What do you do for Yuba Water Agency?
I oversee what and how we purchase items and services. I make sure that the purchasing processes and decisions the agency makes are fair, transparent and meet all of the legal requirements that relate to purchasing for a government agency. I also oversee our administrative facilities. This includes coordinating and supporting the planning of new facilities and renovations to existing facilities that house our staff.
What does your day look like? What are some of your essential duties?
My average day involves staying informed on the projects that are being planned and providing my staff guidance on how their roles and duties fit into the successful completion of those projects. This includes traveling and communicating between our three major administrative facilities and discussing and listening to the purchasing needs of each department.
Photo: Andrea discusses plans for Yuba Water Agency's new power systems administrative office and warehouse with contractor Jim Thrower, during a site visit in Dobbins.
Do your duties differ throughout the year? And if so, how?
Duties differ from day to day. We just started a new fiscal year, which involves a lot of communication and planning to make sure purchasing is aware of timelines for projects, and organizing our workload to support those projects. Right before our annual hydropower unit outages, there are a lot of purchases for tangible items that get used during the outage. With those purchases, we are looking at the best cost and/or best match for our needs, while creating standardizations in products to maintain the stability and consistency of the operation of our units.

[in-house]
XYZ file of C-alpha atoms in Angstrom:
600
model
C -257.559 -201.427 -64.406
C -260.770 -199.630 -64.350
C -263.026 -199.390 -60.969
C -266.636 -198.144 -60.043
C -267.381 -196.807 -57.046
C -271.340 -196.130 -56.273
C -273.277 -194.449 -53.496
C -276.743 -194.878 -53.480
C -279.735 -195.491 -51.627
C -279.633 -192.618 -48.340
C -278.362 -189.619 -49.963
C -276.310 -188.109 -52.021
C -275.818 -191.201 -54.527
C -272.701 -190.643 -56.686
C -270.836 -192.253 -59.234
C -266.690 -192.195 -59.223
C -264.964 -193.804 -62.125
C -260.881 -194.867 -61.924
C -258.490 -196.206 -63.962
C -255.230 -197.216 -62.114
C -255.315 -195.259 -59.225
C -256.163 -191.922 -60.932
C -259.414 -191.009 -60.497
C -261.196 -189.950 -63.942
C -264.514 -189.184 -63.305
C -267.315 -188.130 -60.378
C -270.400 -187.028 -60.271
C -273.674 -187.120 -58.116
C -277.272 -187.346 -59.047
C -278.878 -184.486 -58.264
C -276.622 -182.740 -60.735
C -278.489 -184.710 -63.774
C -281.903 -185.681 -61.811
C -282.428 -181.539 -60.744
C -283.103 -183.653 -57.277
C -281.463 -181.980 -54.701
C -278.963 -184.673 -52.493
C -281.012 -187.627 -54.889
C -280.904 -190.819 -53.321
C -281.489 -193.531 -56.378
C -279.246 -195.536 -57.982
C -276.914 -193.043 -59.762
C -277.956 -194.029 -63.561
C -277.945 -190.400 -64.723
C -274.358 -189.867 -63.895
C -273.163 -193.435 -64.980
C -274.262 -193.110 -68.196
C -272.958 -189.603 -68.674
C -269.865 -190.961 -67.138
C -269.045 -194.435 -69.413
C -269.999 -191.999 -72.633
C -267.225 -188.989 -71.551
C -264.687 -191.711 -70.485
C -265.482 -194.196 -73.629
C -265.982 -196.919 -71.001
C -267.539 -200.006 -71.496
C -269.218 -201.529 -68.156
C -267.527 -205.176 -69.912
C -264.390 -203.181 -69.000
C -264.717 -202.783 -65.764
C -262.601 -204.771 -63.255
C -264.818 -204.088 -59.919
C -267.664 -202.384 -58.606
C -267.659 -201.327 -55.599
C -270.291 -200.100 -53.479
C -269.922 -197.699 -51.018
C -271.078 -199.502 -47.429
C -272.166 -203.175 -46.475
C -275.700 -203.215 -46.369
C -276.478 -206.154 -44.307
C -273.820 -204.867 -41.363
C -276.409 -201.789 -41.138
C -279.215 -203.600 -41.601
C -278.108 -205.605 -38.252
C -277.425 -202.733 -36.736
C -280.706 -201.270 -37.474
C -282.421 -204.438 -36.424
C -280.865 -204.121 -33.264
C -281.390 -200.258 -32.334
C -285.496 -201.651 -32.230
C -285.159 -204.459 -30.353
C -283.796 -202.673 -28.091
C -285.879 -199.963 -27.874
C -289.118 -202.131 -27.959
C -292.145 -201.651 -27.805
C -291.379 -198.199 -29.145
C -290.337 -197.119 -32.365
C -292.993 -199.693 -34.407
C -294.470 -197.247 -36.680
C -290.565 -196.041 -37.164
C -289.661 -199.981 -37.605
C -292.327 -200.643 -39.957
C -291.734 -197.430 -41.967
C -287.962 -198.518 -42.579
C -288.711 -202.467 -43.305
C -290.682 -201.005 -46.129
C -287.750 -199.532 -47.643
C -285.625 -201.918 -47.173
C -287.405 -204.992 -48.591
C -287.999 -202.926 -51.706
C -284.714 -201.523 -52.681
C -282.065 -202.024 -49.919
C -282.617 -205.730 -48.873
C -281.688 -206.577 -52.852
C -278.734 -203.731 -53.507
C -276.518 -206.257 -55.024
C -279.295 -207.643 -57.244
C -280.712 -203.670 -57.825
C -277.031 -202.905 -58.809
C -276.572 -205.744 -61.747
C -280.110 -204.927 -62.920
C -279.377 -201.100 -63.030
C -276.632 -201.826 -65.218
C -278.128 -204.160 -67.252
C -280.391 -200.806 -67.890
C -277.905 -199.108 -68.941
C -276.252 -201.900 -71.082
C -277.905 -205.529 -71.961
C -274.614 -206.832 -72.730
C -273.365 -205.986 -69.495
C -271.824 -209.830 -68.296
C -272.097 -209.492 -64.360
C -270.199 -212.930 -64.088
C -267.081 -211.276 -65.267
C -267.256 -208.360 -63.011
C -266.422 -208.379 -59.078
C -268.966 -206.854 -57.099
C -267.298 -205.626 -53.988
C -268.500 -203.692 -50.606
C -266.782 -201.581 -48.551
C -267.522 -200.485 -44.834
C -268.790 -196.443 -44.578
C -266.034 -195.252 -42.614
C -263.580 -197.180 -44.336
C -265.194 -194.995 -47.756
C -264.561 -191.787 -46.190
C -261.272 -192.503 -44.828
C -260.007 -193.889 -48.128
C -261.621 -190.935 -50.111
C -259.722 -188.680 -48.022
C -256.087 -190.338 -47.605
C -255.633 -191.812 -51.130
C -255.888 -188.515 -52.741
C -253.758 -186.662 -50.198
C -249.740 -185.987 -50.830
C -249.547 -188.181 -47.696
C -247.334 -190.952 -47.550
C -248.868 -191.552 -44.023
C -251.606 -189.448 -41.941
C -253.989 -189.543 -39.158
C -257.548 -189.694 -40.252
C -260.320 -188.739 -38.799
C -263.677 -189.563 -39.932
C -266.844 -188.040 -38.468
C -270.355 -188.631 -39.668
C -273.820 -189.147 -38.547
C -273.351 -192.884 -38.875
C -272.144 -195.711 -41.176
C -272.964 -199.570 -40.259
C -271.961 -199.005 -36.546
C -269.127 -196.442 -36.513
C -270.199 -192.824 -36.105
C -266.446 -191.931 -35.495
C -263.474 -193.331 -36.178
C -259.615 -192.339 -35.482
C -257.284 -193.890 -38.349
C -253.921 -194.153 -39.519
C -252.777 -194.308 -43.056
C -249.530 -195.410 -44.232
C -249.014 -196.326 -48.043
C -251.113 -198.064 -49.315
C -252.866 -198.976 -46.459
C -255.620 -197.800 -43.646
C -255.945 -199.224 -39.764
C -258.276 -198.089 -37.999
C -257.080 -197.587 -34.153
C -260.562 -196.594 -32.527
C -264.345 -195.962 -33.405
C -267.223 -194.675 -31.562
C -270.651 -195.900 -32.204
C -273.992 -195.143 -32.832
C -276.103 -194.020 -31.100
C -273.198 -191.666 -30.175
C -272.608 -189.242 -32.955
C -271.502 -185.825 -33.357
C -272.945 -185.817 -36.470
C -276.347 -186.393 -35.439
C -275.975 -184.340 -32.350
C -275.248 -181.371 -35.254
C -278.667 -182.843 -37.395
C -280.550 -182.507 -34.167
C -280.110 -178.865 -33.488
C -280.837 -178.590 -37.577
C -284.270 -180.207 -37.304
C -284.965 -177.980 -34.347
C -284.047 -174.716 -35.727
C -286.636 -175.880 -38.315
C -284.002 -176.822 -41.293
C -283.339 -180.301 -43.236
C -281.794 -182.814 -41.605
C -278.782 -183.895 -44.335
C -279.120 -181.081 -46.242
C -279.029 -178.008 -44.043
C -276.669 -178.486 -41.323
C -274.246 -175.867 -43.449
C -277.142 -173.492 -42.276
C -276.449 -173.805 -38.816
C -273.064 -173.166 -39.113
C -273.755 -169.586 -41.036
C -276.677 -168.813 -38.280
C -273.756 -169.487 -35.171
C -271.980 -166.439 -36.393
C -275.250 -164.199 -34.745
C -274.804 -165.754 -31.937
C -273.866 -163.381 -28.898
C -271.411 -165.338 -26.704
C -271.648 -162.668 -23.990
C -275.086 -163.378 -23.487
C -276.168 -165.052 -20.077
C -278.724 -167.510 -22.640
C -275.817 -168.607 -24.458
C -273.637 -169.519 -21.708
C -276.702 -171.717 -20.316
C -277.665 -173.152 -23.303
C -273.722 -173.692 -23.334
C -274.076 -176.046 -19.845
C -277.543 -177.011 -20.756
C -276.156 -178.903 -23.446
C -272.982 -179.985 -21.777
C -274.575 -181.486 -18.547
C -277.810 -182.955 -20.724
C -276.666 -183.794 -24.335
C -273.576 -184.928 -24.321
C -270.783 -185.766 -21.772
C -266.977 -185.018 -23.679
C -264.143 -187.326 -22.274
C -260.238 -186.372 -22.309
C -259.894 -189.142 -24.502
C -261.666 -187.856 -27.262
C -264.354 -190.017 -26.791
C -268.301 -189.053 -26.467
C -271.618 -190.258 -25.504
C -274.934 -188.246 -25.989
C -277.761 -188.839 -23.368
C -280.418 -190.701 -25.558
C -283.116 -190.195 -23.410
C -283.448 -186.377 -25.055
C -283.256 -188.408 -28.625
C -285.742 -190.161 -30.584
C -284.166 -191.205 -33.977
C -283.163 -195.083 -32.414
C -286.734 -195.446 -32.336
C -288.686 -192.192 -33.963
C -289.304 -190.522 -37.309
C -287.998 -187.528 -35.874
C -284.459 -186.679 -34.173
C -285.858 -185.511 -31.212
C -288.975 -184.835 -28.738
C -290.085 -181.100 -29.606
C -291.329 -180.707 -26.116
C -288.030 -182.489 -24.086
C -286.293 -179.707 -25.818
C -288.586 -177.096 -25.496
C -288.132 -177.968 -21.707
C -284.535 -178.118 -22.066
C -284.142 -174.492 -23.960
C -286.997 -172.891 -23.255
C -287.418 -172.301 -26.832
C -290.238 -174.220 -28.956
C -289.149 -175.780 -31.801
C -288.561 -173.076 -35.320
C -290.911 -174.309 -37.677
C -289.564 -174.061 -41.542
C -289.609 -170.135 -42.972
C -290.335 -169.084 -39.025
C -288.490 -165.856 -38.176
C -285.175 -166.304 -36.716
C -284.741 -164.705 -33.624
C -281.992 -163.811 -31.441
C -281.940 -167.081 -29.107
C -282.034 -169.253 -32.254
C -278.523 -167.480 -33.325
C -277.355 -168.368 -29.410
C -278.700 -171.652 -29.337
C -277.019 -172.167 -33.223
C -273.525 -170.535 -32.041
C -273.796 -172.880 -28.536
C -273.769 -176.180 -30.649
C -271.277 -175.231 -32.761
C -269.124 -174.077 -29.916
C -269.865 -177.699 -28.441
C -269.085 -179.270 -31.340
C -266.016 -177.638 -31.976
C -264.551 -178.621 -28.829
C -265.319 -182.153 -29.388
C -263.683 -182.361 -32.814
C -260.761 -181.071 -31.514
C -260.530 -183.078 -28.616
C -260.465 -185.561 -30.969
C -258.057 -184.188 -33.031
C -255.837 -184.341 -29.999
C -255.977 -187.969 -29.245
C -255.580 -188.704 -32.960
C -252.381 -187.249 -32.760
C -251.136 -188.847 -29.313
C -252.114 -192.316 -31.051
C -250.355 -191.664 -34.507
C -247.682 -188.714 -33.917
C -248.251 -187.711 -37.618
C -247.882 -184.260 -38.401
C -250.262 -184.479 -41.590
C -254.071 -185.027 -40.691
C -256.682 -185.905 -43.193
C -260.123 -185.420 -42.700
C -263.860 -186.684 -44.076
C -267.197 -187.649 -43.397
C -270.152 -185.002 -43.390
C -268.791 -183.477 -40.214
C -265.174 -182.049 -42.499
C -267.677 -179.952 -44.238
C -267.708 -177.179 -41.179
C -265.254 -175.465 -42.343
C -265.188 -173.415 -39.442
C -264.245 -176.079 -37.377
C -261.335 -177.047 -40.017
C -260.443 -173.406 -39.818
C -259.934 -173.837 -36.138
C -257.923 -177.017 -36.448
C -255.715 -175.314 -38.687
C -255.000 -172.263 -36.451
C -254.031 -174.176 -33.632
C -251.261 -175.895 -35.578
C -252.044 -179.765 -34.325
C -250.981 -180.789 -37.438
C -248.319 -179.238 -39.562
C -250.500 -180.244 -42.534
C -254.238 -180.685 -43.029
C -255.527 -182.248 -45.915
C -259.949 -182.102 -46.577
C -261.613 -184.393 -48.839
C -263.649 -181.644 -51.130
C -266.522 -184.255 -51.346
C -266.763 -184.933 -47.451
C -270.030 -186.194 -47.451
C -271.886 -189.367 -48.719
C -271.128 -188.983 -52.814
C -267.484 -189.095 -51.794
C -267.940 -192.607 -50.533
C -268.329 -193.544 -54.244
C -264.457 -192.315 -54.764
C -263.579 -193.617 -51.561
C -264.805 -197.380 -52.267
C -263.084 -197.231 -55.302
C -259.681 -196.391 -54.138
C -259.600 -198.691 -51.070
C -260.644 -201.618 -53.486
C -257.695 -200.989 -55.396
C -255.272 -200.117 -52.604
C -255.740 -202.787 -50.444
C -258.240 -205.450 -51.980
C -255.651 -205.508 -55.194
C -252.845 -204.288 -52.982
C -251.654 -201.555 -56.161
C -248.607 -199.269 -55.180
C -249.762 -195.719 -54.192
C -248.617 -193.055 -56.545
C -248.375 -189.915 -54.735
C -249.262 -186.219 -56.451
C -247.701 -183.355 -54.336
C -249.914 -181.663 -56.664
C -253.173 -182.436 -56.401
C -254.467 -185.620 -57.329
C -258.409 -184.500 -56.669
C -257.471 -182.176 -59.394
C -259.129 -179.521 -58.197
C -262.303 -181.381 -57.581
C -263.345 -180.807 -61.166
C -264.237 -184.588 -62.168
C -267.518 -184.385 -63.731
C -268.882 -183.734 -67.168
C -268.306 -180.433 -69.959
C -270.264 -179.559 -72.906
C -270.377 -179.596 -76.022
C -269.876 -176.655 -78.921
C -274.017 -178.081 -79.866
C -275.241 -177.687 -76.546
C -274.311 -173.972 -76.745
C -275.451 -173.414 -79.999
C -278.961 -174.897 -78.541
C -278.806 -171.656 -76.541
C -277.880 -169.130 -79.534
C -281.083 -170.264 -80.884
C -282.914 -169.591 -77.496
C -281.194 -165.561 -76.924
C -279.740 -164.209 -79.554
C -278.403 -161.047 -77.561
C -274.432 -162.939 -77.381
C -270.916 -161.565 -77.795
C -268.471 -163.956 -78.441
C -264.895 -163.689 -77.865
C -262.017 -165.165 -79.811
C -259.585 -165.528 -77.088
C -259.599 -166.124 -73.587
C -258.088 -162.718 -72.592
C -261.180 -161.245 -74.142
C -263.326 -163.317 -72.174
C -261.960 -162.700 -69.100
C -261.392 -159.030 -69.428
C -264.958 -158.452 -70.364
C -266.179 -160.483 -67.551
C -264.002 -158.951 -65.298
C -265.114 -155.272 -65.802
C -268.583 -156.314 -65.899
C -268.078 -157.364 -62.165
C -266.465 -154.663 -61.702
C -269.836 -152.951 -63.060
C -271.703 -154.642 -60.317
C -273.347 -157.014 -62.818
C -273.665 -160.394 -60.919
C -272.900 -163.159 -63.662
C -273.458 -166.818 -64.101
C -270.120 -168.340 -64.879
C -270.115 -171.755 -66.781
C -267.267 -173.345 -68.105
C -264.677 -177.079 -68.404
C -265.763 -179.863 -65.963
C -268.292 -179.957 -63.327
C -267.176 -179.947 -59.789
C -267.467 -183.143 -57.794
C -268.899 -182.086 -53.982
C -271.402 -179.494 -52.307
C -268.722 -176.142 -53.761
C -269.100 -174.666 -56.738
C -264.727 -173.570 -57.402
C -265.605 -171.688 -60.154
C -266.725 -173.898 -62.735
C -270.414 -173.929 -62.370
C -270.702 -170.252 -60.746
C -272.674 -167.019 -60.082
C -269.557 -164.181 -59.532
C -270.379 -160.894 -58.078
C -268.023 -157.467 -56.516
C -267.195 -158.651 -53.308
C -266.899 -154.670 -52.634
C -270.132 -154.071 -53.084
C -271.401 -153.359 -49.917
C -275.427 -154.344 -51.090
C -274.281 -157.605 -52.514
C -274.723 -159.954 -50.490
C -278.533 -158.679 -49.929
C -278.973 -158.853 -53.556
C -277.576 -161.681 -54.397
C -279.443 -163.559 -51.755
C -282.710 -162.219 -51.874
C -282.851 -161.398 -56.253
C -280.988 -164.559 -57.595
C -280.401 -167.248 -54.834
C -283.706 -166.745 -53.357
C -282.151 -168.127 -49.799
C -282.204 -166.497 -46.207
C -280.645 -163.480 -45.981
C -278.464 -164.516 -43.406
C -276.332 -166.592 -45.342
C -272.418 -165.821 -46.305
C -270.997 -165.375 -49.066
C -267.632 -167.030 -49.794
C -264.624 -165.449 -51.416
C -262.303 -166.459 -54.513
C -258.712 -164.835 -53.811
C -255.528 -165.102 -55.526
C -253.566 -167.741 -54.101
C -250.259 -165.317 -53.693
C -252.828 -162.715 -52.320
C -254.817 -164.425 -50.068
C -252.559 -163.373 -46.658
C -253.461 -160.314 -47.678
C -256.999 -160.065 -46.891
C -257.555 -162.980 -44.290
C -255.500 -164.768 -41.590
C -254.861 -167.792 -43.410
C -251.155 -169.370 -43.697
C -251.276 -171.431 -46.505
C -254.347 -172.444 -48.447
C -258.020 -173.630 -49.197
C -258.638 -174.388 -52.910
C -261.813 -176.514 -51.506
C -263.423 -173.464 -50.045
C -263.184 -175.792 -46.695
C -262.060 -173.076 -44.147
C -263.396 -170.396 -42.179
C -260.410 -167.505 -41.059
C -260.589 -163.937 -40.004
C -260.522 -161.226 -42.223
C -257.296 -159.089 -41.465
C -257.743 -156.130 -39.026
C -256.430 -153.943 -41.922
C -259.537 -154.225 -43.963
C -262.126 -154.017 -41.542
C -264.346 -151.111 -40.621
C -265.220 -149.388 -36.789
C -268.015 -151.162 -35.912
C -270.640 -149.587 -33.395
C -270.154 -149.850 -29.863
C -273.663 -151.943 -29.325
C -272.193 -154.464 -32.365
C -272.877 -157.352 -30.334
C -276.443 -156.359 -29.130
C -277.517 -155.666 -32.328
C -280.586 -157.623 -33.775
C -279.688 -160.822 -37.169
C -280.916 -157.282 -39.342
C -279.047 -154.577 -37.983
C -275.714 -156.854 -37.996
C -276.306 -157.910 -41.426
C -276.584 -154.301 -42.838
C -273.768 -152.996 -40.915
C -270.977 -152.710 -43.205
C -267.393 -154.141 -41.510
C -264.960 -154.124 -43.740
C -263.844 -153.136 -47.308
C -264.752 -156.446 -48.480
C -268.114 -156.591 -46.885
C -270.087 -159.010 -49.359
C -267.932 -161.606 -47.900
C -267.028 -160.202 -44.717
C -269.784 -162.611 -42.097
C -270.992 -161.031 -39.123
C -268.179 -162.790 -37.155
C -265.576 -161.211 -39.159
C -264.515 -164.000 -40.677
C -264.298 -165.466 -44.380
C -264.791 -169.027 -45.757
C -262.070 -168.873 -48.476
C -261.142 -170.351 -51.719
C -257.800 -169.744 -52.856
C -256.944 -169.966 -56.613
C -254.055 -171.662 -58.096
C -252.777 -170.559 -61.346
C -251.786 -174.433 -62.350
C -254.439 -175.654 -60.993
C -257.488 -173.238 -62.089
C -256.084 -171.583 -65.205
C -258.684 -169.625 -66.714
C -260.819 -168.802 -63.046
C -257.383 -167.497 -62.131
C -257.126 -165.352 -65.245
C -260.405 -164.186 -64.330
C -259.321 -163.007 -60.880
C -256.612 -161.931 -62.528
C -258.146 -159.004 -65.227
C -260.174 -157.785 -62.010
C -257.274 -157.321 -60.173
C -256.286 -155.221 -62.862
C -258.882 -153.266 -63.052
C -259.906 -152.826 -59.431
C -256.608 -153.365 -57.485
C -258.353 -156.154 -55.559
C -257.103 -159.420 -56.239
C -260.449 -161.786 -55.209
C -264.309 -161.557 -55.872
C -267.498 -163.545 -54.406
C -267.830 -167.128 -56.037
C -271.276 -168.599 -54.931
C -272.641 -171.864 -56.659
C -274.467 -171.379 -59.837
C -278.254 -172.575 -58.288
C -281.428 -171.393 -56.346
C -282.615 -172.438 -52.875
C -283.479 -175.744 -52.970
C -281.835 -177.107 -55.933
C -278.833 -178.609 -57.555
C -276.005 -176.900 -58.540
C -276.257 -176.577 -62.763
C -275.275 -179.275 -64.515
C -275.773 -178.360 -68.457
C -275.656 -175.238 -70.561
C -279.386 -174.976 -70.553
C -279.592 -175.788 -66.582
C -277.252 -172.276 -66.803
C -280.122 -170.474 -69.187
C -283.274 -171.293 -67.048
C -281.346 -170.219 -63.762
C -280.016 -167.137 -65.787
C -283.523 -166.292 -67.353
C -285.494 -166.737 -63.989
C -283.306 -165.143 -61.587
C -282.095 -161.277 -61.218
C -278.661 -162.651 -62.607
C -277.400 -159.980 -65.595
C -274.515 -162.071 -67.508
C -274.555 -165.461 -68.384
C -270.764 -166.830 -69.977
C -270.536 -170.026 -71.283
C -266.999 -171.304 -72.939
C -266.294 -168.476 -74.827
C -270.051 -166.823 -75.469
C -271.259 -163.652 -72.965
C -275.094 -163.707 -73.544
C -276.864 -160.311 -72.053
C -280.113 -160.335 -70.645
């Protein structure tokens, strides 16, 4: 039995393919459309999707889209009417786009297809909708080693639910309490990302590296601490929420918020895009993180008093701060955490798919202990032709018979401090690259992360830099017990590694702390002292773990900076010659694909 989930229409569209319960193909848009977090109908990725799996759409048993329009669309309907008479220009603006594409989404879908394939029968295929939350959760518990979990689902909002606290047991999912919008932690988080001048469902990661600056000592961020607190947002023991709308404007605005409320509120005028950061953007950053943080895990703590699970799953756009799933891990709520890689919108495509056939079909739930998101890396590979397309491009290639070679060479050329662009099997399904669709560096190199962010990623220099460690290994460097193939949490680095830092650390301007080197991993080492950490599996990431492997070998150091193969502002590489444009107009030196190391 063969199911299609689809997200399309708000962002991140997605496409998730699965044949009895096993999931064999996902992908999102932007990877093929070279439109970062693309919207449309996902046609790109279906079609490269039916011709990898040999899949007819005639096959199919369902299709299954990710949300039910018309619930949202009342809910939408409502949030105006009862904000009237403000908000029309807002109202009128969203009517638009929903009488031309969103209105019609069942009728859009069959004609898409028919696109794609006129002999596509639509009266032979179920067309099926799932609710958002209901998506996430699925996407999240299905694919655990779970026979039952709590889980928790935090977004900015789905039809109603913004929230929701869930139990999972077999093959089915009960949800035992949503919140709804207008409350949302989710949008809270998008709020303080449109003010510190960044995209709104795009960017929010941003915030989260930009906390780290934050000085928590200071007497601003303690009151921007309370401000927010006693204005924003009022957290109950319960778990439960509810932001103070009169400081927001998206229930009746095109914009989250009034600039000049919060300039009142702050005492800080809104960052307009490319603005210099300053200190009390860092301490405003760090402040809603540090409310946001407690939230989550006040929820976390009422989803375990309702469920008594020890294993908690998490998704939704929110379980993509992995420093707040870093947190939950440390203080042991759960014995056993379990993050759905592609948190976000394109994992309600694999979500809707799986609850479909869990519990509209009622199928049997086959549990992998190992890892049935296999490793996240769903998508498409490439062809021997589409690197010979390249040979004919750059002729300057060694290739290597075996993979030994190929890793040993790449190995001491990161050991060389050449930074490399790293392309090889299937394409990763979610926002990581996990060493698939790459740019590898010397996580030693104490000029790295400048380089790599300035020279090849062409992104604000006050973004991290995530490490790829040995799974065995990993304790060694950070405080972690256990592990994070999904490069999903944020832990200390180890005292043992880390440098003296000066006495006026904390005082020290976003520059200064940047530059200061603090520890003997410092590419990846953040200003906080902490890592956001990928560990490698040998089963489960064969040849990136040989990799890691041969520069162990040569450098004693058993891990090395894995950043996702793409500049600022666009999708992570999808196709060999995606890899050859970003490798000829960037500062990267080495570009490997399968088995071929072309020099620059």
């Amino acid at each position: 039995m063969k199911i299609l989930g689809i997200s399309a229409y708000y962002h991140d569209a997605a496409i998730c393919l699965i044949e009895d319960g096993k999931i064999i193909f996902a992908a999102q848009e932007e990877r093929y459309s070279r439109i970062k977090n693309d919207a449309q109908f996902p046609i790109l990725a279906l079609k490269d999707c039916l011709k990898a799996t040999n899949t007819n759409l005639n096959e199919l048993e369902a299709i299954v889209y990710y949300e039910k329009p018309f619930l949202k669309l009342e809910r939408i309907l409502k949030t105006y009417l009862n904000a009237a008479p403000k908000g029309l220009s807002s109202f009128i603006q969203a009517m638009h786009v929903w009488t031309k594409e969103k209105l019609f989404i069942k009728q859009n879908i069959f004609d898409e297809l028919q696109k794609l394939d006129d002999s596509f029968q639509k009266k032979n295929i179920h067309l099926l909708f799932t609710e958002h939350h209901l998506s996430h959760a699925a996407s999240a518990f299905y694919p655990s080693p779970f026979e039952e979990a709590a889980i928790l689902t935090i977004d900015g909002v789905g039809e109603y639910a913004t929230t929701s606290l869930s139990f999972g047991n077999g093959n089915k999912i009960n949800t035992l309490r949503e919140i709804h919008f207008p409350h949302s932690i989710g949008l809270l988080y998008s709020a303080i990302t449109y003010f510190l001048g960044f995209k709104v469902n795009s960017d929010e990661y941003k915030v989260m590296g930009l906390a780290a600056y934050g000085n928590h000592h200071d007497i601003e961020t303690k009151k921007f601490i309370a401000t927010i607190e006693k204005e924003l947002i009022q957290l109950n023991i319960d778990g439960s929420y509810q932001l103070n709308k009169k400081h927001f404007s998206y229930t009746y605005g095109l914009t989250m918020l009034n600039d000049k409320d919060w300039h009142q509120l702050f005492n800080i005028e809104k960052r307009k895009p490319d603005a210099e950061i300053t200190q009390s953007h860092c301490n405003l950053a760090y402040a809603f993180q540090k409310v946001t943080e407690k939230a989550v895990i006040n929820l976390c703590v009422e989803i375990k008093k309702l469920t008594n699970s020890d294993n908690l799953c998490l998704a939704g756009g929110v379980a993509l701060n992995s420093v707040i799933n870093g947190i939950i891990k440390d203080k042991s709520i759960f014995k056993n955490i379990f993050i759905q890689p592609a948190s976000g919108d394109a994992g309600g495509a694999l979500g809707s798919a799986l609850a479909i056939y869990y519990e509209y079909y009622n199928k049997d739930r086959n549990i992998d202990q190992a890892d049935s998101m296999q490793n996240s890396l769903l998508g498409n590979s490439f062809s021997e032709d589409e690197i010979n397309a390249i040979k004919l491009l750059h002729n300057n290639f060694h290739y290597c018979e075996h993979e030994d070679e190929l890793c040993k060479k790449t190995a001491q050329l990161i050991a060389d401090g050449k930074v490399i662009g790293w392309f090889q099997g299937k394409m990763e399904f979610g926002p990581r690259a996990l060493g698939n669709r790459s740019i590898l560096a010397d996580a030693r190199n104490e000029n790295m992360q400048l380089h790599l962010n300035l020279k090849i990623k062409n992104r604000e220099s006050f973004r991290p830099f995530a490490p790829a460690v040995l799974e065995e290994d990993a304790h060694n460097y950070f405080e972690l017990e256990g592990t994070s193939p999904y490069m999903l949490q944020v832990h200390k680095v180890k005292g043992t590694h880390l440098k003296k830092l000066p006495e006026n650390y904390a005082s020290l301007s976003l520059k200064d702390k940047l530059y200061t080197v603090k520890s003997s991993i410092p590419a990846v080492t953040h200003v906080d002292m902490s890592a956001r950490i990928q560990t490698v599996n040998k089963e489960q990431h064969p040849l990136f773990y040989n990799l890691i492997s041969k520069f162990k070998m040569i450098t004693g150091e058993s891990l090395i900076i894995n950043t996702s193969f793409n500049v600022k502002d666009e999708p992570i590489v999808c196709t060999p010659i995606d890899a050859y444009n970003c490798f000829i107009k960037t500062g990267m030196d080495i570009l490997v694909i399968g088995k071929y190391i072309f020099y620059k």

Before working for Yuba Water Agency, what was the most interesting job you had?
My most interesting job would be the human billboard for housing developments (aka the people that hold the signs on corners). We had to learn spins, twists, and how to properly create an inviting image with our giant arrow sign. Very different than today's sign holders. There was a ton of training and even your 'sign mentor' would drive by and check on you and make sure you were enthusiastic. Oh, and the dress attire was all white, including a white baseball cap. It paid $10 an hour when minimum wage was $4.25 per hour, so it was a great 2nd job for an 18-year-old in college.
Tell us something about yourself that most of us don't know.
I used to eat snails when I was very little in the strawberry patch in our front yard. I know. Not very surprising. I don't remember it, but my siblings and mom remind me of it regularly.